In my Sodomite Challenge, I argued that there is not just one double entendre in Genesis 19:5 but two. One of these double entendres is widely ‘known’. The men of Sodom employ the sexually charged verb ידע (‘to know’, ‘to have sex with’, etc) when they demand to receive the two men or angels staying the night at Lot’s house. The same sexual connotation is even more clearly present in the description of Lot’s two daughters, in Genesis 19:8.
In addition, I argued that there is an earlier sexual double entendre in the verse: the use of the phrase באו אליך הלילה, literally “they [who] came to you [ie. to Lot] tonight”, or to give it its ambiguous sexual connotation, “[the men who] gained entry to you”. On this reading, the men of Sodom believed that Lot had invited the two men/angels into his house, under the cover of night, in order to have sex with them. Why would they presume such a thing? At the very least, we might conclude that there was some presumption that male inhabitants of Sodom, of whom Lot was one, were having sex with other men. And the men of Sodom wanted some of that.
If “[the men who] gained entry to you” in Genesis 19:5a is a double entendre, sex between men must be at the centre of the sin and wickedness which the narrative alleges was being carried out in Sodom and Gomorrah (Genesis 18:20-21; 19:7, 13). This is not to say that sex between men is the sum of the sinfulness of Sodom. Genesis 18:20-21 together with Ezekiel 16:46-50 suggest that Sodom had a reputation for wickedness that was “not reducible to a single act of sin” (Lyons, Canon and Exegesis, p. 235). All I am claiming is that the narrative in Genesis 19:1-11 makes sex between men the special exemplar of this proverbially wicked city.
There has been an attempt in recent scholarship to downplay or even deny the role of sex in the sin of Sodom. Instead, recent scholarship has emphasized other grounds, in particular the gross breach of hospitality against Lot’s two guests. For example:
the Genesis 19 account specifically does not fix the blame upon homosexuality but upon the failure of the Sodomites to honor the law regarding the required hospitality to strangers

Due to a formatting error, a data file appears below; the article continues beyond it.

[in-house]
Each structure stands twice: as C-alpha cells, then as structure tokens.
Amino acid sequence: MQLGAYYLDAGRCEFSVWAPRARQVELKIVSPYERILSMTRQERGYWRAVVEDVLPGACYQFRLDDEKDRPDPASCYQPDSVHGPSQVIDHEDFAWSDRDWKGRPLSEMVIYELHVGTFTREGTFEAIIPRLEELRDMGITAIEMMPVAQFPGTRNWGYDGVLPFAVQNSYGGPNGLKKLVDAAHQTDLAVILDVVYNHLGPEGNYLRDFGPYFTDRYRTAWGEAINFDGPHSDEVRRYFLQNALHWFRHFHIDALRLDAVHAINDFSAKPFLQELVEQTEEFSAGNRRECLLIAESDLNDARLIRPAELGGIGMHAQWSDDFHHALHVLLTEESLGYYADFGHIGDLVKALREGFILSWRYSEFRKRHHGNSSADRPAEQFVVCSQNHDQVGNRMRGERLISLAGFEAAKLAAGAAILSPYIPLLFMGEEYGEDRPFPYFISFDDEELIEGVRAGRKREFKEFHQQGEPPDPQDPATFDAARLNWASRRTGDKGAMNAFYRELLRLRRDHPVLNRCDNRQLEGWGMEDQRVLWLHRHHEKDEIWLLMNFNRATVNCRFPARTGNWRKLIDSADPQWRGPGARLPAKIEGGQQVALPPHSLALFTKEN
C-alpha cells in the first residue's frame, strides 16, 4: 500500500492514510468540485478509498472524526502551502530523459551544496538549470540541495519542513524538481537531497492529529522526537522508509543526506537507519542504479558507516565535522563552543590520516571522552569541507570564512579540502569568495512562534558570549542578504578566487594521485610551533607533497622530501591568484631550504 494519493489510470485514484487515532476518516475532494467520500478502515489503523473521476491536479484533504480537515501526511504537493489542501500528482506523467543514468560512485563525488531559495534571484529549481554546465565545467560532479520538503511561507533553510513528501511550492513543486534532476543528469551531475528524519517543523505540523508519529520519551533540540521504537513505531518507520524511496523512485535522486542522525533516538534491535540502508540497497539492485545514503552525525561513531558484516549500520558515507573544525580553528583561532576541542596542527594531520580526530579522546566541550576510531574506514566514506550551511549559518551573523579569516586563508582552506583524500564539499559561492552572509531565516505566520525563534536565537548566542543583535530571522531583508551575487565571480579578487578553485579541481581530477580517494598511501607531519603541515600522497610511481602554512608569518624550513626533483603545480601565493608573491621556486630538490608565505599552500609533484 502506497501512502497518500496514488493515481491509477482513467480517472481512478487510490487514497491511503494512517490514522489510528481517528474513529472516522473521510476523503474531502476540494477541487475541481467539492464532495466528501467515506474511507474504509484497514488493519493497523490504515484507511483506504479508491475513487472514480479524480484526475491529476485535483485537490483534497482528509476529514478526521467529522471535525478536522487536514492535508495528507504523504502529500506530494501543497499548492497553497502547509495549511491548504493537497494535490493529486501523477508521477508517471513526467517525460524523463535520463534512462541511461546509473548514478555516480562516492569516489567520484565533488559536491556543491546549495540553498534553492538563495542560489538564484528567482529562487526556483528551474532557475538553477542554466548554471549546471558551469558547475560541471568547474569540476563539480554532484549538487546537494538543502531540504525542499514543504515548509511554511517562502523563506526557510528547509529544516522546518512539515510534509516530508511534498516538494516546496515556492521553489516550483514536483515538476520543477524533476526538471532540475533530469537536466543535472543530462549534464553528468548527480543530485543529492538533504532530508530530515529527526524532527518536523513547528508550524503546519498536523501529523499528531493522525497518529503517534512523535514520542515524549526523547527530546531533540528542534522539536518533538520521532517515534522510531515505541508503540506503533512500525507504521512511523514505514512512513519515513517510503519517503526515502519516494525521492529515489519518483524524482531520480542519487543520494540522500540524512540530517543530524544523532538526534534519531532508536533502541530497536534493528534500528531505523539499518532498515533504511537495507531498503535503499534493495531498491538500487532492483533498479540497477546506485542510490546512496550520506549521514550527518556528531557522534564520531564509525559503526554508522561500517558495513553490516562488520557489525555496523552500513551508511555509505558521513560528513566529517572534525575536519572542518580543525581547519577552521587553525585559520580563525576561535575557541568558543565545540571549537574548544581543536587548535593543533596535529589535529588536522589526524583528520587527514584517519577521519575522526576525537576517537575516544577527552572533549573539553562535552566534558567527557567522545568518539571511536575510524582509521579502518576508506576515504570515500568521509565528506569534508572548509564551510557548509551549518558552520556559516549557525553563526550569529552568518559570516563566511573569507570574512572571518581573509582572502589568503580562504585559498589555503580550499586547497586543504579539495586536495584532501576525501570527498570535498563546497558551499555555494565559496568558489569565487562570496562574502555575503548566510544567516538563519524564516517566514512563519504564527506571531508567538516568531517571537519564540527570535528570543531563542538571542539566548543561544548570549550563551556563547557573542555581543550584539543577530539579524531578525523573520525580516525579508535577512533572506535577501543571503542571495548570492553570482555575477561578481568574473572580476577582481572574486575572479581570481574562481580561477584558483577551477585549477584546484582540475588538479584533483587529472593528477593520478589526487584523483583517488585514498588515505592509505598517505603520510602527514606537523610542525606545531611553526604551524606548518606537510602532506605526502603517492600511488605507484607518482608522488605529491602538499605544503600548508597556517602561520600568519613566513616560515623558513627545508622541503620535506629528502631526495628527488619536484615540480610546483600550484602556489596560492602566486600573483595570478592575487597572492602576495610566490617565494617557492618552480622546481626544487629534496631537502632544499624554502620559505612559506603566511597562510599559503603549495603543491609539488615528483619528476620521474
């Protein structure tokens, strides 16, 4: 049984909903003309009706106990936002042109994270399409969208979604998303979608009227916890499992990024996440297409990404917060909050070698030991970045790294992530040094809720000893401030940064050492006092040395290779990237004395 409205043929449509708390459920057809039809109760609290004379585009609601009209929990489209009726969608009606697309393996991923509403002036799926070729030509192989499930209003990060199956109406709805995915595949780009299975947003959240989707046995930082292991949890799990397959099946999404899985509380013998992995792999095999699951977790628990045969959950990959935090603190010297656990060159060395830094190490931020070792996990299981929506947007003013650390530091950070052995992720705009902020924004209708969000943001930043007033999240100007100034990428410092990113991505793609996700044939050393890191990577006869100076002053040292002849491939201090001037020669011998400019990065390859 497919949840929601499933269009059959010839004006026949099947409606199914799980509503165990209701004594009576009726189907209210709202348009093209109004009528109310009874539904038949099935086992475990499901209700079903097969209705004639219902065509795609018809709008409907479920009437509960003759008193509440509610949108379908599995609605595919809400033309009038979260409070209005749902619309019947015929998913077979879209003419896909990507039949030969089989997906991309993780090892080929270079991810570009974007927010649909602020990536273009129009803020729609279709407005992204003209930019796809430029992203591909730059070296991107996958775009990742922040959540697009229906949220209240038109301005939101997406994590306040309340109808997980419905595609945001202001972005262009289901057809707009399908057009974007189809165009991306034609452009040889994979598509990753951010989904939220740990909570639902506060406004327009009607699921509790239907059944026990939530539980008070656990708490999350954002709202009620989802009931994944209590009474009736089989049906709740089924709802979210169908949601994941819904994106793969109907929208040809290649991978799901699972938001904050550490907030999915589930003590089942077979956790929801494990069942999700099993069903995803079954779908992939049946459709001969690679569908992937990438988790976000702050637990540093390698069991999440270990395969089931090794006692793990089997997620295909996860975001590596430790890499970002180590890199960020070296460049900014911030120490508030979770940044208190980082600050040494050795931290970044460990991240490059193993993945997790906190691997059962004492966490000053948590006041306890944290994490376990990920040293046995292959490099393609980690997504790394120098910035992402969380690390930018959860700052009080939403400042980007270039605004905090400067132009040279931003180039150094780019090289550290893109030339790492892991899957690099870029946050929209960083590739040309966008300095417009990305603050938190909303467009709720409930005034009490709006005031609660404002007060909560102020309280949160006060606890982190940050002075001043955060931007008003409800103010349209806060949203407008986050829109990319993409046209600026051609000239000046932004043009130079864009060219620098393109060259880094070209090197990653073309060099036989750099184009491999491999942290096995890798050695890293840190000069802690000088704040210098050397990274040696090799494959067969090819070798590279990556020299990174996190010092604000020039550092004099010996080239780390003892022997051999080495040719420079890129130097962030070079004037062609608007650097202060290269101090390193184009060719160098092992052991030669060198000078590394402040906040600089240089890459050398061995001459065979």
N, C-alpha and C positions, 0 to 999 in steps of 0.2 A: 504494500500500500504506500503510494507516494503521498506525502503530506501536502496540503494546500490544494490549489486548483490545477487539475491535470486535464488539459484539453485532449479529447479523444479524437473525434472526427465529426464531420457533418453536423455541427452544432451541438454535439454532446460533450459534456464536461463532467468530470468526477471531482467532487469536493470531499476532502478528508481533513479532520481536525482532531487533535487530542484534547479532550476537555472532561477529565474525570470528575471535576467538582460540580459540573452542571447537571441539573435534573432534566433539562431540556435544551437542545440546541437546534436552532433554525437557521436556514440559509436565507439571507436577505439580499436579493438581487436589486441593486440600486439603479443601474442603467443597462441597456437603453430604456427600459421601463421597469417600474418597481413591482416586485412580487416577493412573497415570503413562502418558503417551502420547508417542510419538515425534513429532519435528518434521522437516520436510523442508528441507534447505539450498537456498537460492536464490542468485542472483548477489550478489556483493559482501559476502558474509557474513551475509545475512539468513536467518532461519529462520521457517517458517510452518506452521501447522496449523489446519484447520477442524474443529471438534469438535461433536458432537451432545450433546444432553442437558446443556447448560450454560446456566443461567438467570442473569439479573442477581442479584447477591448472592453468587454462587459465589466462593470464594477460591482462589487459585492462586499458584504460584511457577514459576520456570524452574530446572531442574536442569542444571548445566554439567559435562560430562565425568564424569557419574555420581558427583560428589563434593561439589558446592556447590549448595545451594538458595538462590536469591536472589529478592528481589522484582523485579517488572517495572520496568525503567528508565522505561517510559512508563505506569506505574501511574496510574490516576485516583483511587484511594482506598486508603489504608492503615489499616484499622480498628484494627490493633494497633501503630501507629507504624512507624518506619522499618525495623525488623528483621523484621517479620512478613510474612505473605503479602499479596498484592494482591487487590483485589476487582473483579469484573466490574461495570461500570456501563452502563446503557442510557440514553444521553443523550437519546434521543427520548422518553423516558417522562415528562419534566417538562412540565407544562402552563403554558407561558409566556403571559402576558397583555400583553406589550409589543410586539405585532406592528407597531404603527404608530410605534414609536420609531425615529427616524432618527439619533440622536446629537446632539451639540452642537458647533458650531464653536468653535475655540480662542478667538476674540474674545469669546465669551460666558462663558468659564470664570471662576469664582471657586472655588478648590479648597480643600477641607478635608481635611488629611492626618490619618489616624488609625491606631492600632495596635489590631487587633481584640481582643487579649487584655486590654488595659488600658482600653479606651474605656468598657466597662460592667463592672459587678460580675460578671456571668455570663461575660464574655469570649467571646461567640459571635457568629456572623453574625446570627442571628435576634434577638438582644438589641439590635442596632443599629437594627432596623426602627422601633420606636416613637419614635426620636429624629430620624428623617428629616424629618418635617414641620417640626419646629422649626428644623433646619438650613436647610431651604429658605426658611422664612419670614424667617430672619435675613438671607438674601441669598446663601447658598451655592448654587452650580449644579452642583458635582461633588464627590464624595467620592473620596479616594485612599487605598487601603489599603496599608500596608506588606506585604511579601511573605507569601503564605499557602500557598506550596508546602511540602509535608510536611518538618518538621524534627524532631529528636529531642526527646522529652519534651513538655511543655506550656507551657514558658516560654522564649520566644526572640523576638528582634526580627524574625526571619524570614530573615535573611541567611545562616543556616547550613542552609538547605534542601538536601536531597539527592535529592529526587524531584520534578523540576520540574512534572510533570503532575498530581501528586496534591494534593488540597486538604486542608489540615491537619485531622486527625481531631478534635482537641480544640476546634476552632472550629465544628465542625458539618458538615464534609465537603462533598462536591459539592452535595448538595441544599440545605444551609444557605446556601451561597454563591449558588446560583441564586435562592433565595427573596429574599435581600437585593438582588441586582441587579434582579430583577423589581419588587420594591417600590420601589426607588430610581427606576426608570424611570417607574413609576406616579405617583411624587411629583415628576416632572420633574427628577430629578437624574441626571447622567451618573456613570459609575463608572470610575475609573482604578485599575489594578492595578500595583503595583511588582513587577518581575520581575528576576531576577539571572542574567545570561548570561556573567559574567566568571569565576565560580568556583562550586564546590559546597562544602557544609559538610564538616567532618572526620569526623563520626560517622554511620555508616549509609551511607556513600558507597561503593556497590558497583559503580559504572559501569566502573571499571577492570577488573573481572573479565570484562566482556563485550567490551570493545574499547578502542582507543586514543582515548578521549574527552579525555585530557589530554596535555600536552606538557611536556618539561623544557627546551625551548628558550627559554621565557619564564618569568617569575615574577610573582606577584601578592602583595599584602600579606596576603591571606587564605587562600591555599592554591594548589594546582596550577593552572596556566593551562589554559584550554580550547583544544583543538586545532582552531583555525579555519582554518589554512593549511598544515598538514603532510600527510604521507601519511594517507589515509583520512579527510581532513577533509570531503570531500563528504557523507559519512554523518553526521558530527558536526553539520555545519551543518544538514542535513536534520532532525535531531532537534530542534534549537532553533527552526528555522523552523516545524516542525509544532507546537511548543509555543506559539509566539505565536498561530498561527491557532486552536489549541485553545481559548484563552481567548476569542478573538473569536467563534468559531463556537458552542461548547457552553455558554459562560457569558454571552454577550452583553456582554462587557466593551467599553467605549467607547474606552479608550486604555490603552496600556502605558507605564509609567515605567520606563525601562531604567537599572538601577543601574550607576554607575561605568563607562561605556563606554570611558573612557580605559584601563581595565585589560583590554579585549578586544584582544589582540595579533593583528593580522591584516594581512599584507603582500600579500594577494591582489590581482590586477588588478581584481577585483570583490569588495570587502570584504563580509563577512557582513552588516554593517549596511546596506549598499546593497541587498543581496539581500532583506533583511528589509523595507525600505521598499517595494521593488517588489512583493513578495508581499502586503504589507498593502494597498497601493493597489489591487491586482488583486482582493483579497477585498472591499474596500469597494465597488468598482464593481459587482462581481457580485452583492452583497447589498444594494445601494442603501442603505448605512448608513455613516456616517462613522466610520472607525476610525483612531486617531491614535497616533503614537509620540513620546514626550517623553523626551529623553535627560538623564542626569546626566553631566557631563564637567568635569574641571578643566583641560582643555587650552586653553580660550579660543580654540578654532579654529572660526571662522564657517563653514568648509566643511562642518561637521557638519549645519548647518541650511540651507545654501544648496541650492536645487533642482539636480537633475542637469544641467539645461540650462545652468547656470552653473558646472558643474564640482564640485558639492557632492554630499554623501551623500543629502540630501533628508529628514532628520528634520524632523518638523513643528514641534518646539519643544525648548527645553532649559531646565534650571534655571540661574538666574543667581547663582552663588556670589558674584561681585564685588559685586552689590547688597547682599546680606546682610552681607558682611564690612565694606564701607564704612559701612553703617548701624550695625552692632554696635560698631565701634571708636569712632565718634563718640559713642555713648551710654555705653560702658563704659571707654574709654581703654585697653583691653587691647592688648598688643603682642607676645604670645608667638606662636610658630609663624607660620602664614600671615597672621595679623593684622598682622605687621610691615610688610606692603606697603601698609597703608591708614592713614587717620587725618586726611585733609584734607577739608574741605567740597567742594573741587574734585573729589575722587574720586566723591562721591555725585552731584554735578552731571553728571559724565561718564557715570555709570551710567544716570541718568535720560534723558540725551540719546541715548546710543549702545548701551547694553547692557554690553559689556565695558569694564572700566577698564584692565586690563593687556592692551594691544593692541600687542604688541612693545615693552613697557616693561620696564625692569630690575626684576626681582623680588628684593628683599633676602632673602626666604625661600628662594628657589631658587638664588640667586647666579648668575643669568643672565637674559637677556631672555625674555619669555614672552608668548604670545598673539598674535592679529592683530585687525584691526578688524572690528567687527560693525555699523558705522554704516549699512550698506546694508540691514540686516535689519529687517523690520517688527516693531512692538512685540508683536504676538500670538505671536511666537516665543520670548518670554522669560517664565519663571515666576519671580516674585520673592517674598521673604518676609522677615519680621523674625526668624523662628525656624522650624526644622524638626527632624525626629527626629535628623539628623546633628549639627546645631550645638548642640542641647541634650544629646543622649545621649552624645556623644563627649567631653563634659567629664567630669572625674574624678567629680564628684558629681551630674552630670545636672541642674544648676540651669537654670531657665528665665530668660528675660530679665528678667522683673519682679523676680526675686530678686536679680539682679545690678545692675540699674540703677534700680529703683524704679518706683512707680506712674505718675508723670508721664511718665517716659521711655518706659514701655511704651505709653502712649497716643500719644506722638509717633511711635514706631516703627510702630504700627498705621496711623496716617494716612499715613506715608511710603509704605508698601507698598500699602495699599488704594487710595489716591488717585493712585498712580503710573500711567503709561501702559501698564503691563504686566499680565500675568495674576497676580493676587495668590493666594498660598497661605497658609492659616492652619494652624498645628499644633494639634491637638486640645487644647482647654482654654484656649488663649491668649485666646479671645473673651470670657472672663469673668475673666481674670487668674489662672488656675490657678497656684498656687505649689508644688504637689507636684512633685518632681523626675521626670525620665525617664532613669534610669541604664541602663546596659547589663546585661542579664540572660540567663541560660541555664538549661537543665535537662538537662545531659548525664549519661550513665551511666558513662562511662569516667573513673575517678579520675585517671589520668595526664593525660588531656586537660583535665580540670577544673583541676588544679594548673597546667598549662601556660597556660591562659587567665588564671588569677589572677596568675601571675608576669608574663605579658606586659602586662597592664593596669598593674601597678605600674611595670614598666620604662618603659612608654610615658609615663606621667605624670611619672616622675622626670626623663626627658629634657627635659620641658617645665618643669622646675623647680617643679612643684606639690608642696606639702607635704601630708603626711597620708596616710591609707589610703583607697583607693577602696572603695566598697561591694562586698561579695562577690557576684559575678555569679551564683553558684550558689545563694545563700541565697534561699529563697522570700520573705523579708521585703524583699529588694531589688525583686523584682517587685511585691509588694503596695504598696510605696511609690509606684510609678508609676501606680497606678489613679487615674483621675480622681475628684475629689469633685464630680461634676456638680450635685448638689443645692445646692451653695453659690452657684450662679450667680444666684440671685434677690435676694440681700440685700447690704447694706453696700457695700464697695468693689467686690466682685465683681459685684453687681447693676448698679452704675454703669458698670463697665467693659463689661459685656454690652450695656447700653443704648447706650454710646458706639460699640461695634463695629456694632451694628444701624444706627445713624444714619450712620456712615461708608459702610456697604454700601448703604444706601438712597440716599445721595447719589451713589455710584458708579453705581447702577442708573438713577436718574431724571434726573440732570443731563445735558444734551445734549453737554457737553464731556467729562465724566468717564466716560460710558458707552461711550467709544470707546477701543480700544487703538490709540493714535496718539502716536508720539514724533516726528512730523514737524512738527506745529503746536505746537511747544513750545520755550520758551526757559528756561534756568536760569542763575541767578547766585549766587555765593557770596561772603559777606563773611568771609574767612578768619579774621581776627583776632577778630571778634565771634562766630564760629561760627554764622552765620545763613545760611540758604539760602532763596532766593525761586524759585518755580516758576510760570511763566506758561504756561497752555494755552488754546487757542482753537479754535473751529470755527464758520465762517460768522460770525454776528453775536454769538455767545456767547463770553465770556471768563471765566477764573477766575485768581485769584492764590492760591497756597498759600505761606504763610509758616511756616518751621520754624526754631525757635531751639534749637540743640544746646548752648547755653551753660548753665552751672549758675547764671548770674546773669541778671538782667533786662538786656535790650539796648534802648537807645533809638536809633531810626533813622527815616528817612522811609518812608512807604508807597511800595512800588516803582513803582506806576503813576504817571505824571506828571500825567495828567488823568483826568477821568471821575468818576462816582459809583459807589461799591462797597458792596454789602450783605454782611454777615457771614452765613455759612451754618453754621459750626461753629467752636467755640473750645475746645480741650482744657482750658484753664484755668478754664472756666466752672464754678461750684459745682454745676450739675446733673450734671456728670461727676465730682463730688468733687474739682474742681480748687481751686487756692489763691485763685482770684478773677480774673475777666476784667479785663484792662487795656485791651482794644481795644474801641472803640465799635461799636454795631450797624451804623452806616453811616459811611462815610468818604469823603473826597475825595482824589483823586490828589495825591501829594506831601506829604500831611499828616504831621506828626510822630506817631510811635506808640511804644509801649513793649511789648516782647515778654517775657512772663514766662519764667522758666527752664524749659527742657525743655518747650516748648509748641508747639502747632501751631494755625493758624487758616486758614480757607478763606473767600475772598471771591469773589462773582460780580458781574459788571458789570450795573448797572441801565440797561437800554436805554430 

– J. Harold Ellens, Sex in the Bible: A New Consideration, p. 114
this biblical story can quite properly be read as having nothing to do with homosexuality
– M. Warner, “Were the Sodomites Really Sodomites?”, p. 9
Sometimes the motif of hospitality is defended with reference to the account of the Levite’s concubine in Judges 19, in which male-male sex is not an issue. Yet such a defence of the sin of Sodom as hospitality depends on (1) the priority of the story in Judges 19; (2) the direction of dependence from Judges 19 to Genesis 19; and (3) an assumption of the close correspondence of the contexts, meanings, and themes of both accounts, rather than any significant rewriting of the tradition that might change its significance. All of these, in particular the third, are highly contestable.
I do not want to contest the fact that the men of Sodom’s threat of violence towards two guests – their gross inhospitality toward strangers – is a part of the gross sinfulness of Sodom and grounds for its destruction. But the presence of a second double entendre in Genesis 19, in the phrase באו אליך הלילה, puts sex between men back at the centre of that “inhospitality”.
The sin of Sodom (and Gamorrah) is only alluded to at first in Genesis 18:20-21. But this sinful reputation of Sodom is explicated in Genesis 19.5a, in particular, by their expectation that Lot had been having sex with the two men. The sin of sex between men is then developed when the men of Sodom demand to get some of what they believe Lot is getting (Genesis 19:5b-9). The Sodomites’ presumption that Lot was having sex with the two men, together with their subsequent demand for sex with the two men, put same-sex intercourse at the centre of the sin of Sodom.
There has been a strategy in liberal Christian biblical interpretation, in recent decades, to draw out, to highlight, to emphasise the ambiguities of any text which might portray same-sex intercourse in a negative light. This applies not only to Genesis 19, but to all of the Old and New Testament texts trotted out in these often heated discussions. That such texts have been used by less liberal Christians as a way to clobber gays and lesbians has, of course, provided the impetus for such complexifying interpretations. But such a strategy may have obscured the (same-)sexual connotations which I argue are indeed present in Genesis 19:5a. Liberal sensitivity to the damaging effects of more conservative interpretation and contemporary use of Genesis 19 has obscured the centrality of same-sex intercourse to Genesis 18-19’s polemics against the sin of Sodom.